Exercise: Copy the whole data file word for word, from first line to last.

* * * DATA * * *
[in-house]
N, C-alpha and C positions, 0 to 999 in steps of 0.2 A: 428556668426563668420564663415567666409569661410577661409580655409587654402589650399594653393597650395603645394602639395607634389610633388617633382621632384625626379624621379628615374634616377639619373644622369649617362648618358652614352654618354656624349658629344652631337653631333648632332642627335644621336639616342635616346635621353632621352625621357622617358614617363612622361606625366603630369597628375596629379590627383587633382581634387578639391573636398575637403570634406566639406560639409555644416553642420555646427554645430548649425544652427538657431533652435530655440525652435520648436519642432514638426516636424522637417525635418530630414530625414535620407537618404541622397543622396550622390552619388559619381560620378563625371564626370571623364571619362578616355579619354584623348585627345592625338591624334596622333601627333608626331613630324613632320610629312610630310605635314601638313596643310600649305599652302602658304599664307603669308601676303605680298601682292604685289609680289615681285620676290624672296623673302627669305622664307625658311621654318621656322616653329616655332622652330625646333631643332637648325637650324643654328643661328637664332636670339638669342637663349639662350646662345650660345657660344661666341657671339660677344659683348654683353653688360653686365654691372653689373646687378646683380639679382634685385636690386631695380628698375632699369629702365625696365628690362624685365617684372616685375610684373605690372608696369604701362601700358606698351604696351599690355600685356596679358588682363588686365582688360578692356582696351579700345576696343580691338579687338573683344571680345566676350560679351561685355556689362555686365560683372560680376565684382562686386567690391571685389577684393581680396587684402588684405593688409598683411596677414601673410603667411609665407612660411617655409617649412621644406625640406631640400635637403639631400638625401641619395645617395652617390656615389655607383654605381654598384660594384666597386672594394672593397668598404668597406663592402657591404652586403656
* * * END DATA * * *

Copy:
[in-house]
N, C-alpha and C positions, 0 to 999 in steps of 0.2 A: 428556668426563668420564663415567666409569661410577661409580655409587654402589650399594653393597650395603645394602639395607634389610633388617633382621632384625626379624621379628615374634616377639619373644622369649617362648618358652614352654618354656624349658629344652631337653631333648632332642627335644621336639616342635616346635621353632621352625621357622617358614617363612622361606625366603630369597628375596629379590627383587633382581634387578639391573636398575637403570634406566639406560639409555644416553642420555646427554645430548649425544652427538657431533652435530655440525652435520648436519642432514638426516636424522637417525635418530630414530625414535620407537618404541622397543622396550622390552619388559619381560620378563625371564626370571623364571619362578616355579619354584623348585627345592625338591624334596622333601627333608626331613630324613632320610629312610630310605635314601638313596643310600649305599652302602658304599664307603669308601676303605680298601682292604685289609680289615681285620676290624672296623673302627669305622664307625658311621654318621656322616653329616655332622652330625646333631643332637648325637650324643654328643661328637664332636670339638669342637663349639662350646662345650660345657660344661666341657671339660677344659683348654683353653688360653686365654691372653689373646687378646683380639679382634685385636690386631695380628698375632699369629702365625696365628690362624685365617684372616685375610684373605690372608696369604701362601700358606698351604696351599690355600685356596679358588682363588686365582688360578692356582696351579700345576696343580691338579687338573683344571680345566676350560679351561685355556689362555686365560683372560680376565684382562686386567690391571685389577684393581680396587684402588684405593688409598683411596677414601673410603667411609665407612660411617655409617649412621644406625640406631640400635637403639631400638625401641619395645617395652617390656615389655607383654605381654598384660594384666597386672594394672593397668598404668597406663592402657591404652586403656